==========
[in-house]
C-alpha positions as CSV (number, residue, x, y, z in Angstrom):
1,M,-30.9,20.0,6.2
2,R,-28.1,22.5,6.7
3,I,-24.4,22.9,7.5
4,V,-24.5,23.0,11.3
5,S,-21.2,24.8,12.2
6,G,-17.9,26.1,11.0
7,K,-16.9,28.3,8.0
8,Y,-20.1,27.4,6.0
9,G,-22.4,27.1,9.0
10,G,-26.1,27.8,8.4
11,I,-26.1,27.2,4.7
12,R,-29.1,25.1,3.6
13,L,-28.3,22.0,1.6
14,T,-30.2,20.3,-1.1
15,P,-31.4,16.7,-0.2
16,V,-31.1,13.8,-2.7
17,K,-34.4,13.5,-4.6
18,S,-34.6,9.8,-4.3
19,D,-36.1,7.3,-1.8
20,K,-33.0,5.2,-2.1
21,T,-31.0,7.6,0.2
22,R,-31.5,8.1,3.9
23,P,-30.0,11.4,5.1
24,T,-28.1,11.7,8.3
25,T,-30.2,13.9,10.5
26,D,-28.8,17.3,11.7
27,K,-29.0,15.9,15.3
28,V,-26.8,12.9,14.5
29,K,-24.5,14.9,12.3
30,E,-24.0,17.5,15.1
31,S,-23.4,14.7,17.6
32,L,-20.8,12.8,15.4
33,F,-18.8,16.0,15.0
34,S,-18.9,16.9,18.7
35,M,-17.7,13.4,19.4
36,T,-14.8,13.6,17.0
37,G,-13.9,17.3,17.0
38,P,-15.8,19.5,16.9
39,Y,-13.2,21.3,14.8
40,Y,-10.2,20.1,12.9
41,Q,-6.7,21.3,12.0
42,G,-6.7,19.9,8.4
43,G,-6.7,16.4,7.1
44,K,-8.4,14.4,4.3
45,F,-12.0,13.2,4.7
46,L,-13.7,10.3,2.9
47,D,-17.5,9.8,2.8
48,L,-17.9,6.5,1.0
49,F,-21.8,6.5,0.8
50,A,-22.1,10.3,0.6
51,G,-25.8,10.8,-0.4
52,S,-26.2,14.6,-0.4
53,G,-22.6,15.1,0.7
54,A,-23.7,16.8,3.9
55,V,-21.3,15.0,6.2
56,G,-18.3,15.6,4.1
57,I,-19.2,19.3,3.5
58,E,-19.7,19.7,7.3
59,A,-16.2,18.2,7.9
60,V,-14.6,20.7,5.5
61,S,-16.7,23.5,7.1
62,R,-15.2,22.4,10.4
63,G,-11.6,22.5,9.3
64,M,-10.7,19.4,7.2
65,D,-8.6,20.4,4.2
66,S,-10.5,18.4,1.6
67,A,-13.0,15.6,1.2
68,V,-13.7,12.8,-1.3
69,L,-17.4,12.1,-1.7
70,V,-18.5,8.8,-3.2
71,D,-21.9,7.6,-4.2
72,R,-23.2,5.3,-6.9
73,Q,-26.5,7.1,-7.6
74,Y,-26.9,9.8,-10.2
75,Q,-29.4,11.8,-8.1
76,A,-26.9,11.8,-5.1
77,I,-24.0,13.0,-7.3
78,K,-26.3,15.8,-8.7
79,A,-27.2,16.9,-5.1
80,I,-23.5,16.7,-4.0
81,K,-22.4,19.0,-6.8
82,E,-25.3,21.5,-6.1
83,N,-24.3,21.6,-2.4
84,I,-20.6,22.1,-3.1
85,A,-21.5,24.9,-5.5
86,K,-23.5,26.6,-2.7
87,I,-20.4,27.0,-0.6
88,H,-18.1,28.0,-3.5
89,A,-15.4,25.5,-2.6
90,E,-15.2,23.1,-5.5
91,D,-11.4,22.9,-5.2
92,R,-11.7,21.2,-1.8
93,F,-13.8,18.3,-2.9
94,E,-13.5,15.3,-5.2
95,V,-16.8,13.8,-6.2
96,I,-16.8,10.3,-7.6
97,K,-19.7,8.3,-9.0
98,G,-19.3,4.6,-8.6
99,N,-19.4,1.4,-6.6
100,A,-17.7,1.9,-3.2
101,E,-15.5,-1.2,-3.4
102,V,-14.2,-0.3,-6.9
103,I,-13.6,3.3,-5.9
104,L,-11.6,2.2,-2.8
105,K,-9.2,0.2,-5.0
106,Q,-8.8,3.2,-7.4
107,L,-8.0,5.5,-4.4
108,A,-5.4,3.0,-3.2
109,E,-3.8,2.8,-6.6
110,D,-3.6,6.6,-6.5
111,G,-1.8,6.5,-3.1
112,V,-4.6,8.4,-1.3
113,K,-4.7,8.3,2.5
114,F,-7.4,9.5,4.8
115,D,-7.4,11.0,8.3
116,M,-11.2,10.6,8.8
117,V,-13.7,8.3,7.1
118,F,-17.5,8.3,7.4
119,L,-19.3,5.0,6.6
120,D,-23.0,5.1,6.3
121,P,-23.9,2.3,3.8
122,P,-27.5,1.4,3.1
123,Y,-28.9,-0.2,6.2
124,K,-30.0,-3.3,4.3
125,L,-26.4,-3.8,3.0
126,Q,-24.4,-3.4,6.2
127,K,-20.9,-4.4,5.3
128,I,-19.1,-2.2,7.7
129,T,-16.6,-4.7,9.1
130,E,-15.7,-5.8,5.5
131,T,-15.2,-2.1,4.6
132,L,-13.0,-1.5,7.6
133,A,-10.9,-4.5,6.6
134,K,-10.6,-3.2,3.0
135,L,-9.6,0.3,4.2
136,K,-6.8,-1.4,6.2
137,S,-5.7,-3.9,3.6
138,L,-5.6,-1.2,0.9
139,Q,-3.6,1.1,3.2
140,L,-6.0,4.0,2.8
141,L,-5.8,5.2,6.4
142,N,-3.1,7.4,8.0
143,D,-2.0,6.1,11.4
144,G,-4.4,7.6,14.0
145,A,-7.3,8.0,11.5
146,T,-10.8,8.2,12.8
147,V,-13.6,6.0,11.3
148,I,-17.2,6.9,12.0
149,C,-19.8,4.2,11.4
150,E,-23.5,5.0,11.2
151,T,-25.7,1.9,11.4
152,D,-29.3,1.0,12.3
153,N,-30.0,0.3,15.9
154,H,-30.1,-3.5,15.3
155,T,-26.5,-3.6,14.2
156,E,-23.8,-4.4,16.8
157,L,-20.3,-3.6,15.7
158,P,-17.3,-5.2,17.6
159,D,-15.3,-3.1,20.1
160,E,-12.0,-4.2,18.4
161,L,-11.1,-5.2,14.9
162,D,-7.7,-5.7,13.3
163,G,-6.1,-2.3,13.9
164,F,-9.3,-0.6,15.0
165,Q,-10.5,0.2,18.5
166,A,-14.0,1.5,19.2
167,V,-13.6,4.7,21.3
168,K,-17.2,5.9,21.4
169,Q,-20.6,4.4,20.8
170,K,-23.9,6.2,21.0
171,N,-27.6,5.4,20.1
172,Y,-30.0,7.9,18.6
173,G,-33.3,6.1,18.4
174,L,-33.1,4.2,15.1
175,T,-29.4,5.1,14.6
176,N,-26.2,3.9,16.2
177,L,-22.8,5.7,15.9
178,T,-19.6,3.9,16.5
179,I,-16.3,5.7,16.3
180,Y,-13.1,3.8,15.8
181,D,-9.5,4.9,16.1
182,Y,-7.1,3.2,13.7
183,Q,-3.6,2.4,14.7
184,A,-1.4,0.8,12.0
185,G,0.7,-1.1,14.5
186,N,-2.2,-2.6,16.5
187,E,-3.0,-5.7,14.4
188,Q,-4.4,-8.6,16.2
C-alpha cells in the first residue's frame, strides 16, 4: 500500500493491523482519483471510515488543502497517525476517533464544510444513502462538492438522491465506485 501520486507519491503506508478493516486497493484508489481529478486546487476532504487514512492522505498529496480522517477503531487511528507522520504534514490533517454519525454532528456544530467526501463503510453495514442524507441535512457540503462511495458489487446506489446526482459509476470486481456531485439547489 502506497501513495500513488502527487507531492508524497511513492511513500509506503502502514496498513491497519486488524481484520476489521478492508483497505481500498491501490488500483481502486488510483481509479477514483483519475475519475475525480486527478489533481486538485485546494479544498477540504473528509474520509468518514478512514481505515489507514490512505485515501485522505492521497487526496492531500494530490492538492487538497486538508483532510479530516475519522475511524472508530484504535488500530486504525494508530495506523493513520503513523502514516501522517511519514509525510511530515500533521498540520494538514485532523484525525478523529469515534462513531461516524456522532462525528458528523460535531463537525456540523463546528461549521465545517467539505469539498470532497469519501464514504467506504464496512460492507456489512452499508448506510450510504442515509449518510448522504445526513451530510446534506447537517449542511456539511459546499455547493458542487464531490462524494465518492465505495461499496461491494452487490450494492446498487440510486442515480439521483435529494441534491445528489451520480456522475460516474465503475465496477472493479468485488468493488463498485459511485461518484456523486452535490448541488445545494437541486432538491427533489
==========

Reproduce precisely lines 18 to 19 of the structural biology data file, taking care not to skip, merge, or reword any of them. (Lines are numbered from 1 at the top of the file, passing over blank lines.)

16,V,-31.1,13.8,-2.7
17,K,-34.4,13.5,-4.6